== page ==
- F. Scott Fitzgerald, The Great Gatsby
"Oh something'll happen. If not tonight, then some other night. Because if it don't happen, he'll lose interest, and quit coming around, and you wouldn't like that. And when it happens, it's Sin. It's Sin, because you're a grass widow, and fast. And he's all paid up, because he bought your dinner, and that makes it square. ...
"But — if you cook his dinner, and cooked it for him the way only you can cook, and you just happened to look cute in that little apron, and something just happened to happen, then it's Nature. Old Mother Nature, baby, and we all know she's no bum."
- James M. Cain, Mildred Pierce (1941)
"If I've bet my life's work on a suspicion that we live at least as much in our wishes and dreams, our constructions and projections, as we do in any real waking life the existence of which we can demonstrate by rapping it with our knuckles, perhaps my non-utilization of the live nude models helped me place the bet. How could I ever be astonished to see how we human animals slid into the vicarious at the faintest invitation, leaving vast flaming puddings of the Real uneaten? I did."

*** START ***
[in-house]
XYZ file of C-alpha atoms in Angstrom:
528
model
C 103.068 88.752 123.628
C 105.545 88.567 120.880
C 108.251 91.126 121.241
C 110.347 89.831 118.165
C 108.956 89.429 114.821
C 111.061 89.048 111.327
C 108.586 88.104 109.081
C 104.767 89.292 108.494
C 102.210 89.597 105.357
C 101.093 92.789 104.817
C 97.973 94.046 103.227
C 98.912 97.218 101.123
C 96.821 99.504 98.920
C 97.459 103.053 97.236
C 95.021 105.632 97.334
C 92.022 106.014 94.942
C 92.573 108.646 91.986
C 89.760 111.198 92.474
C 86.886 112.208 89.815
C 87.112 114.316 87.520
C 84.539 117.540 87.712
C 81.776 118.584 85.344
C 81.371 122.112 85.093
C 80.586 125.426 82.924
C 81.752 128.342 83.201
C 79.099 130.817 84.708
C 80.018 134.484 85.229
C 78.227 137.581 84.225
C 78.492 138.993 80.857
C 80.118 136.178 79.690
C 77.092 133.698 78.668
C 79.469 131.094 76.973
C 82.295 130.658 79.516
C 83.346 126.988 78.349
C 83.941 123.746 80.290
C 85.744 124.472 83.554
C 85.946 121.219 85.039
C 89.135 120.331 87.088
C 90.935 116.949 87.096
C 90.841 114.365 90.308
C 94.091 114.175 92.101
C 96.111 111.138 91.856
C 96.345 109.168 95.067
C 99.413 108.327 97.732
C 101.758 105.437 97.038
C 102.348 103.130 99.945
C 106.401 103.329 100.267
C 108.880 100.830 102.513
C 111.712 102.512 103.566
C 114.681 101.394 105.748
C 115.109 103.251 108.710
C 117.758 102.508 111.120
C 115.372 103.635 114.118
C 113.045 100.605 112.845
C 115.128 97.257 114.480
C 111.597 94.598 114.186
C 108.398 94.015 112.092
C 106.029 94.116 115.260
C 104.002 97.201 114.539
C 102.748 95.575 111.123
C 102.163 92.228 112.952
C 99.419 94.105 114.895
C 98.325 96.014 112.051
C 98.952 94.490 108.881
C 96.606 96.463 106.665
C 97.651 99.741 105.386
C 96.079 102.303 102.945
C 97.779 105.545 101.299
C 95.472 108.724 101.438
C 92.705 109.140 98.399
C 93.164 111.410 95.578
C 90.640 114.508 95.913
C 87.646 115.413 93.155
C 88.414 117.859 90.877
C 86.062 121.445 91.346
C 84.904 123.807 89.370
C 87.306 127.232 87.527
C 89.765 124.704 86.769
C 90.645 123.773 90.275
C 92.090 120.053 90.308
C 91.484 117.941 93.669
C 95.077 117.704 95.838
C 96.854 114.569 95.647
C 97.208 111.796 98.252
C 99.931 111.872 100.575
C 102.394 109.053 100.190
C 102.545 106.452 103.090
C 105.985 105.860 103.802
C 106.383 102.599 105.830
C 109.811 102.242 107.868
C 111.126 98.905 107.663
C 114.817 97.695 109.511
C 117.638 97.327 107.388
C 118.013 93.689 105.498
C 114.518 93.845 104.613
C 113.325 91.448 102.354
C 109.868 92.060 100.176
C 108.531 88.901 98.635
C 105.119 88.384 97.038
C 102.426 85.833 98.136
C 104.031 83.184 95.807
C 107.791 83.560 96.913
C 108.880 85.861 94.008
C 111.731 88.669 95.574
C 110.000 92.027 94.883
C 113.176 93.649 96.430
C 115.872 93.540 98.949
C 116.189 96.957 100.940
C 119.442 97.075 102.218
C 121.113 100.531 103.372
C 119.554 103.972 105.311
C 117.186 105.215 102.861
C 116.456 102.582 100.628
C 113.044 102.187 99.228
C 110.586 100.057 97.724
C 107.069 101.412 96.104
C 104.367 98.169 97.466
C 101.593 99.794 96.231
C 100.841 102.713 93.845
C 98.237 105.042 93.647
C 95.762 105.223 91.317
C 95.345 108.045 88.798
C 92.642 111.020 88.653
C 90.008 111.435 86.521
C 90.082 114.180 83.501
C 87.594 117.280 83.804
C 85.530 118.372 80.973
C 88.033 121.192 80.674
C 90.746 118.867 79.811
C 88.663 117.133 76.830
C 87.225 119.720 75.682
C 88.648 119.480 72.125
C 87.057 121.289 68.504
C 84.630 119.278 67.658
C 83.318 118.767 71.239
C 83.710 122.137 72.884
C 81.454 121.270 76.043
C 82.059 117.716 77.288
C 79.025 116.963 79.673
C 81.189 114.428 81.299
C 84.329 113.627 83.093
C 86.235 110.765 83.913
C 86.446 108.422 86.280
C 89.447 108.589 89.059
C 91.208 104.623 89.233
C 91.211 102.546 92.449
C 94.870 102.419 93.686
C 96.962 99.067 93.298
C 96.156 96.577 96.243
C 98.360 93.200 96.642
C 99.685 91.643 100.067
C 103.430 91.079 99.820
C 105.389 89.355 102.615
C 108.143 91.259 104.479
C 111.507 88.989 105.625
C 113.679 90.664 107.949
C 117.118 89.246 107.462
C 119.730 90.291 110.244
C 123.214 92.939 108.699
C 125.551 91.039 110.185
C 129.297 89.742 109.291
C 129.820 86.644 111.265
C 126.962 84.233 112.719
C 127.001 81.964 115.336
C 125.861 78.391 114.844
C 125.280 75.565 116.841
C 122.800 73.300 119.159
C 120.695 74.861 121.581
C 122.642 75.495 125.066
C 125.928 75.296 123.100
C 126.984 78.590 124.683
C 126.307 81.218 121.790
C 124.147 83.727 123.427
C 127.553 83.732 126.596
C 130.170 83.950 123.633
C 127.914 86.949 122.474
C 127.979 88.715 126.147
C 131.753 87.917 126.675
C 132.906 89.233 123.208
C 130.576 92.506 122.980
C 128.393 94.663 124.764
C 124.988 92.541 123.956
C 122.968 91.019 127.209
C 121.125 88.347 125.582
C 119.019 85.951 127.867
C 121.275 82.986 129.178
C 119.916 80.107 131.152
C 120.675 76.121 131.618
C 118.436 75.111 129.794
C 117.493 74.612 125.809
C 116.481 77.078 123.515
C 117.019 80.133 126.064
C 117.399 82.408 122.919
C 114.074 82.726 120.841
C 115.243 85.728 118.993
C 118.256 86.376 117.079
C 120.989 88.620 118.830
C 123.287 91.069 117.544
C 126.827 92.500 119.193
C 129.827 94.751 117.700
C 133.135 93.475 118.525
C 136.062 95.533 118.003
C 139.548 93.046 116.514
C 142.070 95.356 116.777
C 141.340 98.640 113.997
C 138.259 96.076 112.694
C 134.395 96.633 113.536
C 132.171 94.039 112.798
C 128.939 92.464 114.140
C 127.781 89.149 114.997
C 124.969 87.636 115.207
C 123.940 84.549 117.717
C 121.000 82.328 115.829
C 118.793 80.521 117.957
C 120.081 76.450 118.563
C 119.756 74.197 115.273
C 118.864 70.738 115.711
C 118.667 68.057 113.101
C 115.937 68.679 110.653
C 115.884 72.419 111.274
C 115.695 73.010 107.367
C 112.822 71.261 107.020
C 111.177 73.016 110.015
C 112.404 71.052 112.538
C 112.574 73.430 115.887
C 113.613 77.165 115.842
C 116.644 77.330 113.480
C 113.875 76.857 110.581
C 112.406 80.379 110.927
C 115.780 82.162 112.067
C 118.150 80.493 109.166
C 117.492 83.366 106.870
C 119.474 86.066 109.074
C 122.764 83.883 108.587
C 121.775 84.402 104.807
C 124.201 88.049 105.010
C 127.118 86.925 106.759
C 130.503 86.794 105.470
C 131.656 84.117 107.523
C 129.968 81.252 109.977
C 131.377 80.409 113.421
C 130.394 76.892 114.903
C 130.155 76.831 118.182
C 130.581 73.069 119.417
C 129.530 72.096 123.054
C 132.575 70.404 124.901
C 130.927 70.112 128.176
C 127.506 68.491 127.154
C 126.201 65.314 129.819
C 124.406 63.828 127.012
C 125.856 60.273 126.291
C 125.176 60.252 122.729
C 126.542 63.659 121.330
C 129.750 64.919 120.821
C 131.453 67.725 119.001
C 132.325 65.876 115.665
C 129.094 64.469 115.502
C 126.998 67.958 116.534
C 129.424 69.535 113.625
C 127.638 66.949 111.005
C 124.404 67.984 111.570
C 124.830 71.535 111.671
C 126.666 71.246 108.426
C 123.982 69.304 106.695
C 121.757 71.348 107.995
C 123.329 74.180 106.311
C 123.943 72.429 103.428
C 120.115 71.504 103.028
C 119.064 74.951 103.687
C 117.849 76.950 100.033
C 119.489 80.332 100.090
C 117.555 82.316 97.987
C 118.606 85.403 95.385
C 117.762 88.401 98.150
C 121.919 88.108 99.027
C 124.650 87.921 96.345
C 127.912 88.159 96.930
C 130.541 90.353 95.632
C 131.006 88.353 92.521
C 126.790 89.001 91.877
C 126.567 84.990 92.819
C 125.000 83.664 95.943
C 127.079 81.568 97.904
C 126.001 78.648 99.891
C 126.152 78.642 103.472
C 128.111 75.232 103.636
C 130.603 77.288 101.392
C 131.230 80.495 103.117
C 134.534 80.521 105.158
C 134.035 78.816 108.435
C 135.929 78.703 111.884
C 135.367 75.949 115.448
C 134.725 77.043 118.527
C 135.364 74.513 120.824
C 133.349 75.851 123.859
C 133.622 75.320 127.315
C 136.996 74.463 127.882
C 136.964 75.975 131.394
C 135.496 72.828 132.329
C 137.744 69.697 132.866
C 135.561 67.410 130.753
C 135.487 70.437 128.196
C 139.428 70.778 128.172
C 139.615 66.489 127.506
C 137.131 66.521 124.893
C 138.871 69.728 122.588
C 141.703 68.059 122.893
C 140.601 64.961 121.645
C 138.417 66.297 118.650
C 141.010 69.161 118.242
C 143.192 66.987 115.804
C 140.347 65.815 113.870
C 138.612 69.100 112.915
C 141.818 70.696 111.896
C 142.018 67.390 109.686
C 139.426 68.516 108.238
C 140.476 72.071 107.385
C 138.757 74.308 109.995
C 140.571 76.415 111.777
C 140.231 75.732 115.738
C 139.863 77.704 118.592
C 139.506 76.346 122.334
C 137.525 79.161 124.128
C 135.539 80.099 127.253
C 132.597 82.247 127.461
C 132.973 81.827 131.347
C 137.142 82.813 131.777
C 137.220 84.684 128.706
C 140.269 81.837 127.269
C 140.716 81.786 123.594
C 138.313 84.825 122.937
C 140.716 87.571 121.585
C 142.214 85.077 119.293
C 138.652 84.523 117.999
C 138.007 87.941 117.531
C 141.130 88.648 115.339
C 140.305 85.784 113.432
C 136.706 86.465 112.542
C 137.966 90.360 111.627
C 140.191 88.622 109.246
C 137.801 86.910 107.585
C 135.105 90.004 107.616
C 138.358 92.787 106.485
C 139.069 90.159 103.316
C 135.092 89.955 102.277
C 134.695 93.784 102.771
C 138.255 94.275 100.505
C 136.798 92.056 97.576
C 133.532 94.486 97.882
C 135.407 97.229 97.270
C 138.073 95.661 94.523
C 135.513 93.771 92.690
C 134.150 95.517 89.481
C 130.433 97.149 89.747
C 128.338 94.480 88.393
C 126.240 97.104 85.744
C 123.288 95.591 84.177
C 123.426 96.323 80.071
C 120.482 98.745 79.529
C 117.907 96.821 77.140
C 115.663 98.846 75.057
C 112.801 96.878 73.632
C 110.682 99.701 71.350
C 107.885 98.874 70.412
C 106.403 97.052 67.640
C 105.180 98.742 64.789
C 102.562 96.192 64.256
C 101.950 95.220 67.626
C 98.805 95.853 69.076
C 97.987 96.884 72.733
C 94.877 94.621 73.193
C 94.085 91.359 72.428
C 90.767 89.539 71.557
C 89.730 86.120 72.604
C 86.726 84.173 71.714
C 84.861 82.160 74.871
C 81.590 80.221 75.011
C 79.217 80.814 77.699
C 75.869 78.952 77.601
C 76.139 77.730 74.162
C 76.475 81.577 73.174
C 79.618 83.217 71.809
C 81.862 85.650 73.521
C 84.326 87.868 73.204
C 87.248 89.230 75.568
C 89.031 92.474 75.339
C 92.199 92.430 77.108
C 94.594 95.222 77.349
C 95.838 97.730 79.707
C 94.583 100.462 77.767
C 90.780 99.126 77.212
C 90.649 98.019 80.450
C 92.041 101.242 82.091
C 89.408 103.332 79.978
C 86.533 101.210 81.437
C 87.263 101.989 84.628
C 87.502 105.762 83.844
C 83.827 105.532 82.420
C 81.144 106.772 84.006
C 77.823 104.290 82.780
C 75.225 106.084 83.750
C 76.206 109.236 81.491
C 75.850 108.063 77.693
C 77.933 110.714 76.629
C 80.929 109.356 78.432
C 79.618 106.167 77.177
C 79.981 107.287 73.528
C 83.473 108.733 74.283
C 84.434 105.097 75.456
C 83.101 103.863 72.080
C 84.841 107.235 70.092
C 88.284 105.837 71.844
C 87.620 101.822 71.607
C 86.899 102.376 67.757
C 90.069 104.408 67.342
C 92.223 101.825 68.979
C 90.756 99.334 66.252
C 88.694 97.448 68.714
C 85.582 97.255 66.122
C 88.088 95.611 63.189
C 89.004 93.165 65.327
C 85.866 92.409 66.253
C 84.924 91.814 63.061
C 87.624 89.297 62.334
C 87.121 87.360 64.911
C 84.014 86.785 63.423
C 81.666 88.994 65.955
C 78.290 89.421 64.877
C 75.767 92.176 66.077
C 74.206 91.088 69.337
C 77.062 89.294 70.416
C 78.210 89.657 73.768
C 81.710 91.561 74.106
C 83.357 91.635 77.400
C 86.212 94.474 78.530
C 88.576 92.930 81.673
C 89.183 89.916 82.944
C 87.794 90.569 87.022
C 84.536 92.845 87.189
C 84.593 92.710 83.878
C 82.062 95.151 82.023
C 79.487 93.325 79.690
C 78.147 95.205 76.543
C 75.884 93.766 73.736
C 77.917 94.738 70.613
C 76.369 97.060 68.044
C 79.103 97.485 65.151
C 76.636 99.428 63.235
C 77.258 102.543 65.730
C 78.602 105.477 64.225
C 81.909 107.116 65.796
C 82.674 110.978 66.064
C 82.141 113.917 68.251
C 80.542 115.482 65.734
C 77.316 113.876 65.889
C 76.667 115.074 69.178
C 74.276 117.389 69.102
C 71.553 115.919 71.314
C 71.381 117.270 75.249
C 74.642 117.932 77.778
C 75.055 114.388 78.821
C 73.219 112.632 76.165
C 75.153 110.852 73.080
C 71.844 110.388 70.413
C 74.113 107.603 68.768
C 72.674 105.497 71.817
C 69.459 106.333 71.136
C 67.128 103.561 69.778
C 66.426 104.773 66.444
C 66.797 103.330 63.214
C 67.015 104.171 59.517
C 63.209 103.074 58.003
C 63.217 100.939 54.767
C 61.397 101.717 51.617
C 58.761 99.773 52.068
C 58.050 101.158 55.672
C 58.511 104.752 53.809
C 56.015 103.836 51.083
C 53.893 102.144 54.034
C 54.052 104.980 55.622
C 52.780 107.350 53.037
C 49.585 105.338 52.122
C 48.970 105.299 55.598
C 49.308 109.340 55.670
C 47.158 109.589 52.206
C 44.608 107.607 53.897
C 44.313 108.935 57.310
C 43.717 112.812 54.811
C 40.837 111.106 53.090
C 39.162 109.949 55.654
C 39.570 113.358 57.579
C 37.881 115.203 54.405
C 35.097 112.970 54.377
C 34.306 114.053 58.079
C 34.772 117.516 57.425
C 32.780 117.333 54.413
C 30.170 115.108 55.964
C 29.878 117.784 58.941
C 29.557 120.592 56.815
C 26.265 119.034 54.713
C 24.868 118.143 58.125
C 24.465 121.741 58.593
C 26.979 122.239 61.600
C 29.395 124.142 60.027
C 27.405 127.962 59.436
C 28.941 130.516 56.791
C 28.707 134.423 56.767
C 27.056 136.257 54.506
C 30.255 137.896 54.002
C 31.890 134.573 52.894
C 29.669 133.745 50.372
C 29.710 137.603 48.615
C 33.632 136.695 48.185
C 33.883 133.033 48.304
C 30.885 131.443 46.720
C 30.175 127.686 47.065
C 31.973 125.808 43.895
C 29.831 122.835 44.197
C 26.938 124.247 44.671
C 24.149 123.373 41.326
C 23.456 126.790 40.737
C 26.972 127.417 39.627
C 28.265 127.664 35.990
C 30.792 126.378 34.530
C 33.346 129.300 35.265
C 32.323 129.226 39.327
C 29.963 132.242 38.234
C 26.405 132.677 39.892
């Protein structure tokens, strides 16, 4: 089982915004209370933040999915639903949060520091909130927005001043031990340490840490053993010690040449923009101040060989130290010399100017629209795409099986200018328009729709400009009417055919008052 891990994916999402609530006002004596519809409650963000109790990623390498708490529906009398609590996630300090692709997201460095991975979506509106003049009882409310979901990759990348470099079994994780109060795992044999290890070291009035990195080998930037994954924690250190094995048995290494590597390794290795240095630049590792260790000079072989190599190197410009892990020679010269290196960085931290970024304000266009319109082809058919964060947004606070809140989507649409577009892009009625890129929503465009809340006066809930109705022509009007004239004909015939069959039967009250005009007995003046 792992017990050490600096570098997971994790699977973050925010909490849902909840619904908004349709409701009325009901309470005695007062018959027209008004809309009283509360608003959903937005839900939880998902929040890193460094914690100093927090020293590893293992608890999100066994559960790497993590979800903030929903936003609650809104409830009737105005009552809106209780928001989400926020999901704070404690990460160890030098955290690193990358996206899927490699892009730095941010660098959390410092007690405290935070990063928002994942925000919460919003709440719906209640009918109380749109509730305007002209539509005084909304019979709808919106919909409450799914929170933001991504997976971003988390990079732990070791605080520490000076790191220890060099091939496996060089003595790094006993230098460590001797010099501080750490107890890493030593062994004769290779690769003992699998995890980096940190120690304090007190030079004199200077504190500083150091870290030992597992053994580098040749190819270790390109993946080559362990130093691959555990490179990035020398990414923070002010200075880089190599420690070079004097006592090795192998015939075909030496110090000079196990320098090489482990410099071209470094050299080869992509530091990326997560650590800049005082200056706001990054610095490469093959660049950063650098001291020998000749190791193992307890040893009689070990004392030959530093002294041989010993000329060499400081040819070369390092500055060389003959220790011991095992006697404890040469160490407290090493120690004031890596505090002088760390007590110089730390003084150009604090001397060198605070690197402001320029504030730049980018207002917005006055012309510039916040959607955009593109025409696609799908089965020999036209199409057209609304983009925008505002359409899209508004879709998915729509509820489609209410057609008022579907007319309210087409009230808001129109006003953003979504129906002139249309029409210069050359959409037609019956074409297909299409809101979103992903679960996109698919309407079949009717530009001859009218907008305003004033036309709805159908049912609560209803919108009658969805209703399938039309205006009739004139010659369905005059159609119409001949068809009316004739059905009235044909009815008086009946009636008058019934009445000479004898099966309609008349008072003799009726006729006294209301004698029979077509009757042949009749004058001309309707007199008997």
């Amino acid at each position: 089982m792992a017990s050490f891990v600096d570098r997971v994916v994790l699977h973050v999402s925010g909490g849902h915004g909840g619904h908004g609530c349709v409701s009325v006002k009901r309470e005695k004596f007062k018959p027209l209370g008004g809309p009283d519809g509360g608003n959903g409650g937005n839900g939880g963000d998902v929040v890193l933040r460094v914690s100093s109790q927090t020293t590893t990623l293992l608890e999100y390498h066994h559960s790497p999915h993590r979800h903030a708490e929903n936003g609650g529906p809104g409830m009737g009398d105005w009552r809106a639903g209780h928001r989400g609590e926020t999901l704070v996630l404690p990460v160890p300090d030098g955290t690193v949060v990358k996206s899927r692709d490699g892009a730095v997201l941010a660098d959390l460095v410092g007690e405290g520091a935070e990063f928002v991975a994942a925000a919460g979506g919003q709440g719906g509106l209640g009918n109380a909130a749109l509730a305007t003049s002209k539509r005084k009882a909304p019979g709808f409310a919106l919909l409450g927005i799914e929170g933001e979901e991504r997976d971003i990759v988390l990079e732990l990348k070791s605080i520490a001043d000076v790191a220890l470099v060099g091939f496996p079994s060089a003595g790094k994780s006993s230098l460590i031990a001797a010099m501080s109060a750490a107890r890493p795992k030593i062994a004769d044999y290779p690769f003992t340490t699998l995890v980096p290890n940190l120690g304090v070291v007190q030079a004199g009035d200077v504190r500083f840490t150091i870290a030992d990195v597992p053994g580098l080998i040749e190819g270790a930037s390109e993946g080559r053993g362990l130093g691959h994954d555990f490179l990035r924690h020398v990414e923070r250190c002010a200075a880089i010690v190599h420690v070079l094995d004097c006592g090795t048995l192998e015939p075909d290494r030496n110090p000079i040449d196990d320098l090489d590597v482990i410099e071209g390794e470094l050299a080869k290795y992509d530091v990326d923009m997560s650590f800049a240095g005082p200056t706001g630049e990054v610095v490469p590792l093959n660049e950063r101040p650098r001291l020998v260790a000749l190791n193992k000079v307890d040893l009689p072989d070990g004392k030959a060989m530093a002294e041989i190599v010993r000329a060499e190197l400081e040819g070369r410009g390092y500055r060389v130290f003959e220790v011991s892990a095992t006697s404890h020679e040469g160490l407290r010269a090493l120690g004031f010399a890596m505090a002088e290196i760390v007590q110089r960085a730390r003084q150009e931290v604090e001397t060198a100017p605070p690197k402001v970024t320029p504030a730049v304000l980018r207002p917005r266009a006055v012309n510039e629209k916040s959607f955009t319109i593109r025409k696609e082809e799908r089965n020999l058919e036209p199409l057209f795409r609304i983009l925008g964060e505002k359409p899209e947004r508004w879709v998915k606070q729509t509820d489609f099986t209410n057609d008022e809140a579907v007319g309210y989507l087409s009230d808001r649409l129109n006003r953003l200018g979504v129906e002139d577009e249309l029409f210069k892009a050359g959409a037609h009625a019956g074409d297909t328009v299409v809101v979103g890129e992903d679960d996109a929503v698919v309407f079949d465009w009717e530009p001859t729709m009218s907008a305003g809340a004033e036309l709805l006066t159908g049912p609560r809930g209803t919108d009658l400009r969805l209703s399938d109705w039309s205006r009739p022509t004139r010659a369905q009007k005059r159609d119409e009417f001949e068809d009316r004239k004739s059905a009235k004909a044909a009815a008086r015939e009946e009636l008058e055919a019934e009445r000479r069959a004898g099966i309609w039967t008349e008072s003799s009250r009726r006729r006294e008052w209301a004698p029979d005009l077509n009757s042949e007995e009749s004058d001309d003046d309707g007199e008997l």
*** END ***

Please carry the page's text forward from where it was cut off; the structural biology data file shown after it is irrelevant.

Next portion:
- Jonathan Lethem, "Live Nude Models," in The Ecstasy of Influence, 2011
"Until this moment, she would have had to slip a skin over her perceptions to point to the Andromeda galaxy in the sky. But now it seemed like the most important thing in the world that, two and a half million years away, somebody had shouted across the void before they died.
"'We're here,' Ferron said to the ancient light that spilled across the sky and did not pierce the shadow into which she descended. As her colleagues turned and stared, she repeated the words like a mantra. 'We're here too! And we heard you.'"
- Elizabeth Bear, "In the House of Aryaman, a Lonely Signal Burns," from Asimov's Science Fiction, January 2012